I did a production of Titanic this past spring, though our stage is a fairly standard procenium arch set up, the only semi-odd thing being that the auditorium itself is stadium seating, so the first row is flush with the stage as opposed to the stage being raised above the audience. The biggest challenge we had was a ridiculous lack of wing/fly space, by which I mean, we had no fly space at all, and very limited wing space.
The set was modelled heavily off the original Broadway - basically a two-story, forty-foot structur meant to represent both the deck of the ship and certain rooms in the interior (in our case we had the 1st class smoking room and the marconi room under the main deck). It had seven front panels that could be removed/replaced depending on whether we needed one of the rooms below to be open. That was the main body of the set and it remained onstage the entire show; the mid-stage blacks were pulled across any time we were anywhere else 'in' the ship. Everything else - the two dining saloons, the bridge, the crows next and the "corridor" that's used in "Wake Up, Wake Up", were seperate set pieces that could be wheeled on and off as needed.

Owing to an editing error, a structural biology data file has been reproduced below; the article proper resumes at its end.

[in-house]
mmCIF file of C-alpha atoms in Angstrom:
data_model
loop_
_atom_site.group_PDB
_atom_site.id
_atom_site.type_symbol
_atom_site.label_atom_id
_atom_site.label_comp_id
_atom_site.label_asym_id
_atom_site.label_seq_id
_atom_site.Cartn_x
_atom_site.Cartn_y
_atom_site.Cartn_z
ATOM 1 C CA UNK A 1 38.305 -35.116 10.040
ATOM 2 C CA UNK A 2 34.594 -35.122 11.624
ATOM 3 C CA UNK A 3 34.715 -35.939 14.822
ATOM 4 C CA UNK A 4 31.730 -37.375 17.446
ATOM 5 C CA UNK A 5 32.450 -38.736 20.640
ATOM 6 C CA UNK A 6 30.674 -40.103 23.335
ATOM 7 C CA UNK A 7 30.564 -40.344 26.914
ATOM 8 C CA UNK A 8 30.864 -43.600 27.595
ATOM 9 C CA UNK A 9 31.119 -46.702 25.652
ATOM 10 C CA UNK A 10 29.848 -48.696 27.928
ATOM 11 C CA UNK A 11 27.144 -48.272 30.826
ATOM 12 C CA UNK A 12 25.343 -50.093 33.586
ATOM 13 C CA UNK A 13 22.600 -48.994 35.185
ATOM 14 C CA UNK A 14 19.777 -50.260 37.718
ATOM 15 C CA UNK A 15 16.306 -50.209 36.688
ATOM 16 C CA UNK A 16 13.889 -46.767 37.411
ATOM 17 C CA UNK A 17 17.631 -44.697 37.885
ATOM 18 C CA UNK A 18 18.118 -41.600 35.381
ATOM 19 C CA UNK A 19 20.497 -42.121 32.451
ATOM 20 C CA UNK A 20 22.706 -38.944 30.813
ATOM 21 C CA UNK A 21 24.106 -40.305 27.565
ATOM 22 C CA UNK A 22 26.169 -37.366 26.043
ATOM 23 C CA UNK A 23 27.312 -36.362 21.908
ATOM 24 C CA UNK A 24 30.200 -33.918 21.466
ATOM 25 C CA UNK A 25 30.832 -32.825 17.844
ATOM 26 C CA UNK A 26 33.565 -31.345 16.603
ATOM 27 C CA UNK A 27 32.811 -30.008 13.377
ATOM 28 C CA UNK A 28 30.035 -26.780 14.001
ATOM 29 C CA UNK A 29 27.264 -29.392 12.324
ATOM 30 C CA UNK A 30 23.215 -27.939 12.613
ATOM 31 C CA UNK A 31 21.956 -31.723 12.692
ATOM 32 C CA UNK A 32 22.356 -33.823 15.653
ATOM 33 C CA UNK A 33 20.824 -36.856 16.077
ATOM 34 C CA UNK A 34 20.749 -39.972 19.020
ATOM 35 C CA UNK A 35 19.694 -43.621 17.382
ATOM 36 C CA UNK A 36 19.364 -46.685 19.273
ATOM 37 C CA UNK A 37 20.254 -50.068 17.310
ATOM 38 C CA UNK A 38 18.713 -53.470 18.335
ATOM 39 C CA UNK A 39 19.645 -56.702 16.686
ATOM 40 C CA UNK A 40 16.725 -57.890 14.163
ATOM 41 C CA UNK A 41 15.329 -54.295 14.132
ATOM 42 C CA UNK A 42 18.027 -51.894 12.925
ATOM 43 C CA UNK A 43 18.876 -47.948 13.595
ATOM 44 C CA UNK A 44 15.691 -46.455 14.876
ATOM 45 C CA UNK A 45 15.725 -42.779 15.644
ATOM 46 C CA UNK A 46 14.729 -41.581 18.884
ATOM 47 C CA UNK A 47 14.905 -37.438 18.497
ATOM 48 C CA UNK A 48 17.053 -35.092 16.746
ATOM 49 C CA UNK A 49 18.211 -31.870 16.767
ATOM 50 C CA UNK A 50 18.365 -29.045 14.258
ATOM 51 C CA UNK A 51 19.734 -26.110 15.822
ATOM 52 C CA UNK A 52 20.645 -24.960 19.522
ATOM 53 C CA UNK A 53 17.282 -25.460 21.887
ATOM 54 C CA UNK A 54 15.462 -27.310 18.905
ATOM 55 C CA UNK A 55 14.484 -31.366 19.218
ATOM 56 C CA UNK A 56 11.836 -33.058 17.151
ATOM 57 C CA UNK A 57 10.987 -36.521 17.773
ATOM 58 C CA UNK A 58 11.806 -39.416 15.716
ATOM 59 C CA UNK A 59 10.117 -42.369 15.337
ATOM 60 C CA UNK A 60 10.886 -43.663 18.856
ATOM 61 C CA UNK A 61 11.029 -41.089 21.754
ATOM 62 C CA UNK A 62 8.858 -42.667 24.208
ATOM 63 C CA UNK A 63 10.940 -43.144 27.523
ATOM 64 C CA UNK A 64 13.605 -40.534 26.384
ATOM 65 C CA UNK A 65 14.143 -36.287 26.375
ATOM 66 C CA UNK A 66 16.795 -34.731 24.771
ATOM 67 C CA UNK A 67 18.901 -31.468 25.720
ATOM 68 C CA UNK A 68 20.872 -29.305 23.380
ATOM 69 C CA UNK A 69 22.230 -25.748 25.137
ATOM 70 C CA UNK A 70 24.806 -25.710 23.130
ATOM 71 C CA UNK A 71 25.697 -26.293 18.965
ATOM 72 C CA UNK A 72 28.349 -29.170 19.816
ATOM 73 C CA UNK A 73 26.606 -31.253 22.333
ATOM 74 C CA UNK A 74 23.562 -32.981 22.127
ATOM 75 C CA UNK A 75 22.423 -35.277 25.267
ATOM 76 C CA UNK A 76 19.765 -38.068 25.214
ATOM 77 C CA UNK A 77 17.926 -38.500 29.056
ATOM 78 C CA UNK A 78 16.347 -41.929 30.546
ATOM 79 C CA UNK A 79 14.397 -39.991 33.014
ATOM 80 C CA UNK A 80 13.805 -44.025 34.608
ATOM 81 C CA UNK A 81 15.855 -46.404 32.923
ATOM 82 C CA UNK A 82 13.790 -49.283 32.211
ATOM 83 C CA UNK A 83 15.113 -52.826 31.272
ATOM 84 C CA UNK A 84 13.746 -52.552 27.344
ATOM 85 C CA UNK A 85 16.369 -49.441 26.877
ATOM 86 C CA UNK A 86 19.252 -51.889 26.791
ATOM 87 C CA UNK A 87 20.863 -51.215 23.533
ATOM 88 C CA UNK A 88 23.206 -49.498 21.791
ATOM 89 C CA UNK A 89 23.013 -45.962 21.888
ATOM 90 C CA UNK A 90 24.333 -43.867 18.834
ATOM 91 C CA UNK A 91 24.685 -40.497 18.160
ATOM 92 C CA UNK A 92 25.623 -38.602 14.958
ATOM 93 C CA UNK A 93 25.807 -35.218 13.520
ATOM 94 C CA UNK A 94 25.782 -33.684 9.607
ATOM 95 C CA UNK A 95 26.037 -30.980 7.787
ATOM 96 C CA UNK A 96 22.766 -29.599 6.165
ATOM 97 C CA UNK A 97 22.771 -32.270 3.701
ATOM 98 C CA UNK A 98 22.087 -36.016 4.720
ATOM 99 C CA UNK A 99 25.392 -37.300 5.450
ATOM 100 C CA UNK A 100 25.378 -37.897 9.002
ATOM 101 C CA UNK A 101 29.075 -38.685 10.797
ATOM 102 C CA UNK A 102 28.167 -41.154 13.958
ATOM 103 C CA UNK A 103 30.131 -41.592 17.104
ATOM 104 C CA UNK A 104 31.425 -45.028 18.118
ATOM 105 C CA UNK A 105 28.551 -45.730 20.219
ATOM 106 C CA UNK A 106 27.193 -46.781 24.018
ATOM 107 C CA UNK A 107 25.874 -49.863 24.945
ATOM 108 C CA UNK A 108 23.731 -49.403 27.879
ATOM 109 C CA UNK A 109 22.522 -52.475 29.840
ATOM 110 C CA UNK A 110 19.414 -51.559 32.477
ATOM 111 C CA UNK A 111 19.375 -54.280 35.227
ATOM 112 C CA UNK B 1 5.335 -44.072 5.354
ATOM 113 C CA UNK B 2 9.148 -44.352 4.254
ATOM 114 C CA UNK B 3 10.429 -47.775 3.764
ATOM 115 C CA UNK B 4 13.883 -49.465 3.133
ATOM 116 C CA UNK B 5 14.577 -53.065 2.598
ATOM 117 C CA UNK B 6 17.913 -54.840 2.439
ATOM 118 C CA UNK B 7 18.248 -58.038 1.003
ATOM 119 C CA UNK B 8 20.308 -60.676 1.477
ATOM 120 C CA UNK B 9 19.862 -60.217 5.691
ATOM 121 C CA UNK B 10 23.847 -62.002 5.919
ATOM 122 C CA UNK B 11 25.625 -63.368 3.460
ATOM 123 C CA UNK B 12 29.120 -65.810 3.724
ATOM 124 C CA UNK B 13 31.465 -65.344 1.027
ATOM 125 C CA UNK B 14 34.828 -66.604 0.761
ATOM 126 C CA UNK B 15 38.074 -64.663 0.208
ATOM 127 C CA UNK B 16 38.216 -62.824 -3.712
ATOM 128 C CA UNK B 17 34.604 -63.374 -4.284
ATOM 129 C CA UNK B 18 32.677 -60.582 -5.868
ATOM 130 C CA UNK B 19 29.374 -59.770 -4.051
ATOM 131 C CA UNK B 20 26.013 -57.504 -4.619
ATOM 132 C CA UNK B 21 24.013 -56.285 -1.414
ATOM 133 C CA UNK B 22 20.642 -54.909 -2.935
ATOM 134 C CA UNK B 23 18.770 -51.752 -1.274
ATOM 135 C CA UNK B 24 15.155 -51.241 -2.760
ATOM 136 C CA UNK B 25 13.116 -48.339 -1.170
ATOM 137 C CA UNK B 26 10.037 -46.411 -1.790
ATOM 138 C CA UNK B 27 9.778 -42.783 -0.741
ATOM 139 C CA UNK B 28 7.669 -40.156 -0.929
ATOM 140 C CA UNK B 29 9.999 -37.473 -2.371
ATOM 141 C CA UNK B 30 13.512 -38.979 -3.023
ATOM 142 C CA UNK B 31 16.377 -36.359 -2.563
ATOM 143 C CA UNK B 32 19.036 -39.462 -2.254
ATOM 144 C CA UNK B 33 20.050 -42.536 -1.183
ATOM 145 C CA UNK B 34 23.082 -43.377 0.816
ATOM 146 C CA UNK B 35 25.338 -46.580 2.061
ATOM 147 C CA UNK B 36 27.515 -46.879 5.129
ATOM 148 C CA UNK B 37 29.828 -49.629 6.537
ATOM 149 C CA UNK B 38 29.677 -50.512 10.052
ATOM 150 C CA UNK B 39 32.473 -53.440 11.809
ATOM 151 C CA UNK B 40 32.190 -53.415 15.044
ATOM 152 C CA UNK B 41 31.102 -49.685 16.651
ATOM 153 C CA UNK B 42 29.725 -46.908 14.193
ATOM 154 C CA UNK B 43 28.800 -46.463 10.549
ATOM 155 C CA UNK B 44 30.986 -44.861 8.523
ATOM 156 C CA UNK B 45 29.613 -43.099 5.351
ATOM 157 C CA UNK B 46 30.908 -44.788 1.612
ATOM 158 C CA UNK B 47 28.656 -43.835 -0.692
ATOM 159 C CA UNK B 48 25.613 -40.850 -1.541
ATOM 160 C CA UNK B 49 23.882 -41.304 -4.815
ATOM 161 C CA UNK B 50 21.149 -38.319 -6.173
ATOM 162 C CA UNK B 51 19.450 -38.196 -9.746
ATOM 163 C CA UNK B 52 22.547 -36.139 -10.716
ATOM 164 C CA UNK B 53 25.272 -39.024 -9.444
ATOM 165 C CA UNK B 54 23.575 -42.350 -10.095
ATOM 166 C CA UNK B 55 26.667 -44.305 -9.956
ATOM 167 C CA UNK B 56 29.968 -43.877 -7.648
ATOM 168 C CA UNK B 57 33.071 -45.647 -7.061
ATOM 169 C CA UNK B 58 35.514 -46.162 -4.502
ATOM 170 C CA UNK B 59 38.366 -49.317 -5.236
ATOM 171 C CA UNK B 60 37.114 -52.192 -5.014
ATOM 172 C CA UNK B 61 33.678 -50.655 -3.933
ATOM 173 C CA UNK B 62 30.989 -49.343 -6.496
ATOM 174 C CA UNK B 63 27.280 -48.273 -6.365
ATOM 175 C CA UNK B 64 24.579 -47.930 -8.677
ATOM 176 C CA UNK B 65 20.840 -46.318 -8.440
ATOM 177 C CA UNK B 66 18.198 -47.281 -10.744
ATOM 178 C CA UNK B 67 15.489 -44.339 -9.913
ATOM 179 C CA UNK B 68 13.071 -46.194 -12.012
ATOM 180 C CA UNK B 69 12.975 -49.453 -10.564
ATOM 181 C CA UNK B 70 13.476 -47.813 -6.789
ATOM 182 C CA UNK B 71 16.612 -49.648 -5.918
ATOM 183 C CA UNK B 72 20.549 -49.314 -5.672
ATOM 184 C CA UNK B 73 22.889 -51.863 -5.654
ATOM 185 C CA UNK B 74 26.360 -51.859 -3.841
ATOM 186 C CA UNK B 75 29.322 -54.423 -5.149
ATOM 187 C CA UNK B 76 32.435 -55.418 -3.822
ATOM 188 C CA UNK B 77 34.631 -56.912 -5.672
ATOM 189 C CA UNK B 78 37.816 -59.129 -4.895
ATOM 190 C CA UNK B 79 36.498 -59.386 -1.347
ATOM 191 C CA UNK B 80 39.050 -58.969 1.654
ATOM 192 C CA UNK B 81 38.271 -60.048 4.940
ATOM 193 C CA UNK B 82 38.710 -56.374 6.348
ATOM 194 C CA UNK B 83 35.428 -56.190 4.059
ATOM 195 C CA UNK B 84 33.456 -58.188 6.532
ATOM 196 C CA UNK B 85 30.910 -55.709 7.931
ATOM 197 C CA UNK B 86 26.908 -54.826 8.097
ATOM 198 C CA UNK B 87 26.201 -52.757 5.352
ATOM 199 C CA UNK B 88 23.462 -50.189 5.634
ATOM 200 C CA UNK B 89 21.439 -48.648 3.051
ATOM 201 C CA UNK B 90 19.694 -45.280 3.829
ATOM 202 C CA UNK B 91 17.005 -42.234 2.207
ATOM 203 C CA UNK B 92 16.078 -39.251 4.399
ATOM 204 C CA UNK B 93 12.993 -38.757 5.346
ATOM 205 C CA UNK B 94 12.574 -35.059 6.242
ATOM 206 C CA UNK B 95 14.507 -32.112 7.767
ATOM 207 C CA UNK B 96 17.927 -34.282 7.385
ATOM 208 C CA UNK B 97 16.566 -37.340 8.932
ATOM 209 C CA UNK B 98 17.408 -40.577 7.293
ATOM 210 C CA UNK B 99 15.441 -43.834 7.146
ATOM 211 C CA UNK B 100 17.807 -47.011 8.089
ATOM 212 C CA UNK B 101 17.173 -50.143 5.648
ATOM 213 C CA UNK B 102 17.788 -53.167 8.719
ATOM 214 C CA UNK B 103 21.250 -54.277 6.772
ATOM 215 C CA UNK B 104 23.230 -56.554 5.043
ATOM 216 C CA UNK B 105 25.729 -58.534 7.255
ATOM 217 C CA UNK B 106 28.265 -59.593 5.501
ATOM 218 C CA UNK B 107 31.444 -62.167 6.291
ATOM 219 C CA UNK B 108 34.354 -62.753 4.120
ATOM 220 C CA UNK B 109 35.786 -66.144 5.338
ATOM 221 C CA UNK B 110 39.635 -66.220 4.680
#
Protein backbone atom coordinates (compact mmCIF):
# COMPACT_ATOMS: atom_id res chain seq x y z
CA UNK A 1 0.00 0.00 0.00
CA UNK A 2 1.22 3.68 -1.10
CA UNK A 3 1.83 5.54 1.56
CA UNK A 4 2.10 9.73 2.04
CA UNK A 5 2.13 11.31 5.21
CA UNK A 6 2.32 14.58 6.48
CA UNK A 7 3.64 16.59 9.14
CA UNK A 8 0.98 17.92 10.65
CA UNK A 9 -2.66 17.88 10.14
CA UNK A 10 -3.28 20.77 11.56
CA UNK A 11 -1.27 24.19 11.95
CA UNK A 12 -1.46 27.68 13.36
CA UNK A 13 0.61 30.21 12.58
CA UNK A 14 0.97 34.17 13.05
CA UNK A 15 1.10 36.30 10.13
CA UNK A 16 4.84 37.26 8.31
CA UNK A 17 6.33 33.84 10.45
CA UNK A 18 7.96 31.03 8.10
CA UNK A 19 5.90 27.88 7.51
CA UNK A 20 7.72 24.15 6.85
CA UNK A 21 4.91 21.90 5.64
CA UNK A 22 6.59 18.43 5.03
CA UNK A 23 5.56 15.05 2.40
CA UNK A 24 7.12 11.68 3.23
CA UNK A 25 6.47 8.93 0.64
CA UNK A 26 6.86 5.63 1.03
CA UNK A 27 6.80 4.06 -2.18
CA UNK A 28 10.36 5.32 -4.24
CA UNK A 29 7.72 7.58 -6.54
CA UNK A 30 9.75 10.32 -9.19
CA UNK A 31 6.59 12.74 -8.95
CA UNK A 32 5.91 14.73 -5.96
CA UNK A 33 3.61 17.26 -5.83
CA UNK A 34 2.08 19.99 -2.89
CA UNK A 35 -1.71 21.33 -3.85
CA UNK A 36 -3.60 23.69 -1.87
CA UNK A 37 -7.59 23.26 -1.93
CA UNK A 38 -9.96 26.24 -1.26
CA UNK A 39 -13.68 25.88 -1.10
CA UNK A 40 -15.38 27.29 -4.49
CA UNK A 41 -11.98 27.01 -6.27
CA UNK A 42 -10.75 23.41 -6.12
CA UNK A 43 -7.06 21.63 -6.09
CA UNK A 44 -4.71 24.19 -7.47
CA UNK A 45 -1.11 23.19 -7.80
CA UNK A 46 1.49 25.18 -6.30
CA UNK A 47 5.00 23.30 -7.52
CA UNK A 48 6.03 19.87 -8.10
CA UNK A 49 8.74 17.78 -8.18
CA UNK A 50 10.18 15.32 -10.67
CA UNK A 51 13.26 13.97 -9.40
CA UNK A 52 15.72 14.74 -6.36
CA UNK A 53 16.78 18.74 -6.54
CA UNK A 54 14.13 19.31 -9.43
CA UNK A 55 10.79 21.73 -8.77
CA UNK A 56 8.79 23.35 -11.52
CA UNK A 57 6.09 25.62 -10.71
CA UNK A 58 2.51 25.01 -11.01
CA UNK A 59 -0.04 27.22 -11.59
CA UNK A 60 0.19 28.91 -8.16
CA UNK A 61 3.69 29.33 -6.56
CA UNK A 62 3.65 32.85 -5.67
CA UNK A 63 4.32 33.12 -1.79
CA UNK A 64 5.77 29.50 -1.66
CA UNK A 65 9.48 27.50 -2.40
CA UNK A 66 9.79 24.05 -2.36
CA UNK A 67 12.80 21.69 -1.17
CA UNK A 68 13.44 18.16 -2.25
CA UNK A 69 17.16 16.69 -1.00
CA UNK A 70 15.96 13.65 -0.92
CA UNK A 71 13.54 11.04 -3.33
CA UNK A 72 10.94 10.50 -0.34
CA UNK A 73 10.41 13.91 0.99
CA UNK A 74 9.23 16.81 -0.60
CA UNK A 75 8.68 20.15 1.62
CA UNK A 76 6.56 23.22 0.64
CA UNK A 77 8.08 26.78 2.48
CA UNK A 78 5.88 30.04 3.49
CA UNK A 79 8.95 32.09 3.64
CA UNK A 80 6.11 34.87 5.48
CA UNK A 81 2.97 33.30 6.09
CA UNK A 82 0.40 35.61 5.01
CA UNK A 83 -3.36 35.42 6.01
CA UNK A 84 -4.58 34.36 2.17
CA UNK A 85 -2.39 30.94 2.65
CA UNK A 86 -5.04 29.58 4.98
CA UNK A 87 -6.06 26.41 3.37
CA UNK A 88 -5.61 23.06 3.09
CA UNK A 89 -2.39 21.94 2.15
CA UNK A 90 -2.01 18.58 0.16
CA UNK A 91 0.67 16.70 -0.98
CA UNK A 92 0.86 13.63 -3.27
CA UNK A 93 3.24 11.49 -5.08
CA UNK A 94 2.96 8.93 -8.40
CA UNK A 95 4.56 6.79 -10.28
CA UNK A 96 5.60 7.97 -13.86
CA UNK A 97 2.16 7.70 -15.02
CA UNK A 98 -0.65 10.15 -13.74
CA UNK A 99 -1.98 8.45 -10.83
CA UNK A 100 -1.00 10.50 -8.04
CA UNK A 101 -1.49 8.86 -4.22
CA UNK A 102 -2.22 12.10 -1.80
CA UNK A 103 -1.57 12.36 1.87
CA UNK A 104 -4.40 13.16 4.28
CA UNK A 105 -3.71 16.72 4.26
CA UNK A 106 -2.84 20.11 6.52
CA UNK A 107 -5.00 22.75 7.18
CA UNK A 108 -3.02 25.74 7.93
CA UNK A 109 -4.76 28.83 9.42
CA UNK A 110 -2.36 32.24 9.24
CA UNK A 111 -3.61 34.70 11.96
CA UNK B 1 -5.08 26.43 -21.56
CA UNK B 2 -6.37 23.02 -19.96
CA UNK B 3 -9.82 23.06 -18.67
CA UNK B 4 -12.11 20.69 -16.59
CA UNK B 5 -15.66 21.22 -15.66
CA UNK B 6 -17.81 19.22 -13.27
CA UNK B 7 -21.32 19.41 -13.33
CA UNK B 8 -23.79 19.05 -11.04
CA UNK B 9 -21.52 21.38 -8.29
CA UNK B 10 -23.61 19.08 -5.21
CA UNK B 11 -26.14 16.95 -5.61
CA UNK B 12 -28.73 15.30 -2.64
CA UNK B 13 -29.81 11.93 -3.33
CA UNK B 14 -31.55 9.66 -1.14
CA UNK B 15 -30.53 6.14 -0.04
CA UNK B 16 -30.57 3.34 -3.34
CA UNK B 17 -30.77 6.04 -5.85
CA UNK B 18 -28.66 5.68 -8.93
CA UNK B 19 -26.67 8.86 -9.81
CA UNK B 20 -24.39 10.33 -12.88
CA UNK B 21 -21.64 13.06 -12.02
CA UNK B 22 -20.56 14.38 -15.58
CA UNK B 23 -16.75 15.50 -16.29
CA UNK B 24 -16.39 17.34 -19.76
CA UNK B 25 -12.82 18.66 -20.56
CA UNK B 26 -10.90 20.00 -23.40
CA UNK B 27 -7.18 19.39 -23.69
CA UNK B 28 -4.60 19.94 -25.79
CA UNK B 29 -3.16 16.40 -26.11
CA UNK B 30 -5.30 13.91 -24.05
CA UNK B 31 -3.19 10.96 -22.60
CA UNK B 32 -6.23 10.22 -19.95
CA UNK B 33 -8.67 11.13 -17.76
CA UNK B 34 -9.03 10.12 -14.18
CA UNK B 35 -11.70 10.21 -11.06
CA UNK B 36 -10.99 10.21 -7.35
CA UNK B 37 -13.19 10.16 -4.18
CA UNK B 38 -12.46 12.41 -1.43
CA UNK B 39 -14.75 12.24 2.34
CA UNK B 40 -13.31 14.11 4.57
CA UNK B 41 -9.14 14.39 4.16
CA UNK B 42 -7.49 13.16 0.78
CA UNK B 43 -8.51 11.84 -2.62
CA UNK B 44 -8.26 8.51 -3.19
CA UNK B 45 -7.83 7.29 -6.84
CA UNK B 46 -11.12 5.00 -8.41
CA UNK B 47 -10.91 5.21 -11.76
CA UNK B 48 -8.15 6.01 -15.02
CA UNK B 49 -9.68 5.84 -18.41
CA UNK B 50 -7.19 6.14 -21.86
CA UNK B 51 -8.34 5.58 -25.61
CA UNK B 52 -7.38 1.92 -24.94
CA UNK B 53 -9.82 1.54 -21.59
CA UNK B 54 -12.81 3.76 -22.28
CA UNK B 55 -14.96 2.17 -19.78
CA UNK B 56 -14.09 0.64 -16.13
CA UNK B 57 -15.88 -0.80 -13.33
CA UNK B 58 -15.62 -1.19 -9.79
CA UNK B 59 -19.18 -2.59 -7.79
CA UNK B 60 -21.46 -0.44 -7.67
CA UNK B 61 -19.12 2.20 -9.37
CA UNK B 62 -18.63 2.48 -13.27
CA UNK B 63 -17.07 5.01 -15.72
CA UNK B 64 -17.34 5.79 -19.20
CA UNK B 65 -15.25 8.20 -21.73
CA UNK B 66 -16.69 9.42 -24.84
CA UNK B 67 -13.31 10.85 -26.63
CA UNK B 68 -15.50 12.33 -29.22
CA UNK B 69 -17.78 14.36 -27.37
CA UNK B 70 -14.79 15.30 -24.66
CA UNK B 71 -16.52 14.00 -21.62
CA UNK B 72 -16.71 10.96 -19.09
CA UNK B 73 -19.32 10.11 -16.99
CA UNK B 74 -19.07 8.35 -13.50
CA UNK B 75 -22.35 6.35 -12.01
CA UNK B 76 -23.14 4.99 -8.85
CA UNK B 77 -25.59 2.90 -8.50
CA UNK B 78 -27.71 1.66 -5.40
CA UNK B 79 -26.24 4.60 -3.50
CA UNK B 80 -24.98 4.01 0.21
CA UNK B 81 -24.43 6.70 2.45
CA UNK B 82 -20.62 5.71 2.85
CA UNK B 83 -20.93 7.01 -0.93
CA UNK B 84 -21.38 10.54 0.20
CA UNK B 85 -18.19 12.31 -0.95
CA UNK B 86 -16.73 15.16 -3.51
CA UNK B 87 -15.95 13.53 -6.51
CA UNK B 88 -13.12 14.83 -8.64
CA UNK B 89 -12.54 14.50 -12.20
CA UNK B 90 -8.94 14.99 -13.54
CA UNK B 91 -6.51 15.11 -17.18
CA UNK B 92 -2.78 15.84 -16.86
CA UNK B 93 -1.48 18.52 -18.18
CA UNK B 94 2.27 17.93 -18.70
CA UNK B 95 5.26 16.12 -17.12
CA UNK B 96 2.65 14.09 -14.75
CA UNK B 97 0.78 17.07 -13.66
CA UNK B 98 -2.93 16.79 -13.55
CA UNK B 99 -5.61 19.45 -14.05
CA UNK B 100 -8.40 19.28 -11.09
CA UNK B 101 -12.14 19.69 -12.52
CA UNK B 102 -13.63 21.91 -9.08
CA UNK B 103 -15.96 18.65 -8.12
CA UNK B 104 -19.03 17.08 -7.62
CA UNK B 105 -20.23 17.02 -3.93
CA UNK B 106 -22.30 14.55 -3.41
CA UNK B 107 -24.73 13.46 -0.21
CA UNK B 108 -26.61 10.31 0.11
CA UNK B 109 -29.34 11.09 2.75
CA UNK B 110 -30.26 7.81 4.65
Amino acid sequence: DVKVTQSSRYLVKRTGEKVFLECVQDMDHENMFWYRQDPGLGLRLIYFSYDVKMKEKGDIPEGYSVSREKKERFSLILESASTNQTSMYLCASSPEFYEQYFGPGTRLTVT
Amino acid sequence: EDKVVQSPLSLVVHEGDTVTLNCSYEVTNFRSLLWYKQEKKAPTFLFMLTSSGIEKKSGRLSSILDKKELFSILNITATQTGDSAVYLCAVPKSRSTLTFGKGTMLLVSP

Unfortunately, we weren't able to tilt the ship for the sinking, though this was our original intention (the technical guy we hired to do this completely screwed us on this point).
Here are a couple pictures if you're curious:
So, this is the main set piece in fully closed position (this is the closing, full cast. As you can see there are quite a lot of us, so this was an issue too, space-wise)
Here is the set up for the "No Moon" sequence. It's hard to see, but the panels are off of the smoke room, since it's used later in the scene. The Bridge is on the left as you look, the crow's nest on the right. All of these rolled on and off.
Smoke room, with the panels off. Space and lighting were something we had to work out once we got in the theatre, but it was an reletively easy adjustment.
Aaand the radio room lastly. Again, space was an adjustment, but we allowed the actors (especially during the blame) to step out of the room so they weren't so squished.
Hope that helps or is at least somewhat interesting!